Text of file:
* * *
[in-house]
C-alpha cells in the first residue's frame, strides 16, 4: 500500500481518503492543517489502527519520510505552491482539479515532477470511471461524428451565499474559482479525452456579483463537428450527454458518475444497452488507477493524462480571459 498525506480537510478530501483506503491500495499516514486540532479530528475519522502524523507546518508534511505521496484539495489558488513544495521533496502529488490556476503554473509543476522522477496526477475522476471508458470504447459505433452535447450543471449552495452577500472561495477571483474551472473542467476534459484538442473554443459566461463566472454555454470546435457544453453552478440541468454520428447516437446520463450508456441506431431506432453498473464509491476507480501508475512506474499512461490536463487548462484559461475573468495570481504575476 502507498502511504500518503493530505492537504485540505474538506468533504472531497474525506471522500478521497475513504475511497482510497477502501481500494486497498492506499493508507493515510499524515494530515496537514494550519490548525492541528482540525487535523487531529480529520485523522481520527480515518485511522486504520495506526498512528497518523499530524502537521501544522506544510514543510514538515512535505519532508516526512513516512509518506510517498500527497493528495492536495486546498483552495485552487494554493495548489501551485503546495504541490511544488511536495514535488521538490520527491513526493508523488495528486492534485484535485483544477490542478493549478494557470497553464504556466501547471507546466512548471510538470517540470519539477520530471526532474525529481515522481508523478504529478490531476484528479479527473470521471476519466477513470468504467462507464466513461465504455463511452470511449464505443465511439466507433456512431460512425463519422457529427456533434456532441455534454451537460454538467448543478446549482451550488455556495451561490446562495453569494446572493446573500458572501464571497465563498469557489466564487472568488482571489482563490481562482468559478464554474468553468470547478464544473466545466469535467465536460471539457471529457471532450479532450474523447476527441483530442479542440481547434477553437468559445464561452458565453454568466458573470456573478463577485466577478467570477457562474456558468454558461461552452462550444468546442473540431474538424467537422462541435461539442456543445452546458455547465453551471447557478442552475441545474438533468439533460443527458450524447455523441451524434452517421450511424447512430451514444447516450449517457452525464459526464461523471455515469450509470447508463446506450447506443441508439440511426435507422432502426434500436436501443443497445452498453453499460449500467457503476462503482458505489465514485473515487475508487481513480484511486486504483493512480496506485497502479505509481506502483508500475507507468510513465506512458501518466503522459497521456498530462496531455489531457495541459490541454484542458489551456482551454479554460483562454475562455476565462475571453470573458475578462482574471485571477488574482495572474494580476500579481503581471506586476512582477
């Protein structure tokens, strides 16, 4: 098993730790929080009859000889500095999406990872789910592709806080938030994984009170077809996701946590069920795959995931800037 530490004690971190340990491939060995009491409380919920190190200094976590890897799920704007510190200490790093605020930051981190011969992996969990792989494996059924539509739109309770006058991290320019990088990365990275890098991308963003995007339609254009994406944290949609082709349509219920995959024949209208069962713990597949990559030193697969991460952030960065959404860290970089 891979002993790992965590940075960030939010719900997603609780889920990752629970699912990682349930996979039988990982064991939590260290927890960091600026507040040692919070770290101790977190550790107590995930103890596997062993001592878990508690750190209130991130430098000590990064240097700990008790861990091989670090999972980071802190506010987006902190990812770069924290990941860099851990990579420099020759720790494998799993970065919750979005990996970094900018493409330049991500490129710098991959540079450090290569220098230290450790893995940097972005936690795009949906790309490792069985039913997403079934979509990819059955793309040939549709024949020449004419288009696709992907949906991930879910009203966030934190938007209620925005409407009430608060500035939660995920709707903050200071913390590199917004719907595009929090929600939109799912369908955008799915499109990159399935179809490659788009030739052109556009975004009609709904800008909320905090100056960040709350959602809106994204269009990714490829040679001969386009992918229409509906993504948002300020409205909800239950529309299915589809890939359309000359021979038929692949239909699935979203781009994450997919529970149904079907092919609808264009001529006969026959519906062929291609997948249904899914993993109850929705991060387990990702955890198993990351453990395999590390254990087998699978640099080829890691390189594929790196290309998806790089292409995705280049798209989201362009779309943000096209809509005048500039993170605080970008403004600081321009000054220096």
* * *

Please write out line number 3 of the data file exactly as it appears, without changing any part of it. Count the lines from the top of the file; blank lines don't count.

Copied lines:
């Protein structure tokens, strides 16, 4: 098993730790929080009859000889500095999406990872789910592709806080938030994984009170077809996701946590069920795959995931800037 530490004690971190340990491939060995009491409380919920190190200094976590890897799920704007510190200490790093605020930051981190011969992996969990792989494996059924539509739109309770006058991290320019990088990365990275890098991308963003995007339609254009994406944290949609082709349509219920995959024949209208069962713990597949990559030193697969991460952030960065959404860290970089 891979002993790992965590940075960030939010719900997603609780889920990752629970699912990682349930996979039988990982064991939590260290927890960091600026507040040692919070770290101790977190550790107590995930103890596997062993001592878990508690750190209130991130430098000590990064240097700990008790861990091989670090999972980071802190506010987006902190990812770069924290990941860099851990990579420099020759720790494998799993970065919750979005990996970094900018493409330049991500490129710098991959540079450090290569220098230290450790893995940097972005936690795009949906790309490792069985039913997403079934979509990819059955793309040939549709024949020449004419288009696709992907949906991930879910009203966030934190938007209620925005409407009430608060500035939660995920709707903050200071913390590199917004719907595009929090929600939109799912369908955008799915499109990159399935179809490659788009030739052109556009975004009609709904800008909320905090100056960040709350959602809106994204269009990714490829040679001969386009992918229409509906993504948002300020409205909800239950529309299915589809890939359309000359021979038929692949239909699935979203781009994450997919529970149904079907092919609808264009001529006969026959519906062929291609997948249904899914993993109850929705991060387990990702955890198993990351453990395999590390254990087998699978640099080829890691390189594929790196290309998806790089292409995705280049798209989201362009779309943000096209809509005048500039993170605080970008403004600081321009000054220096």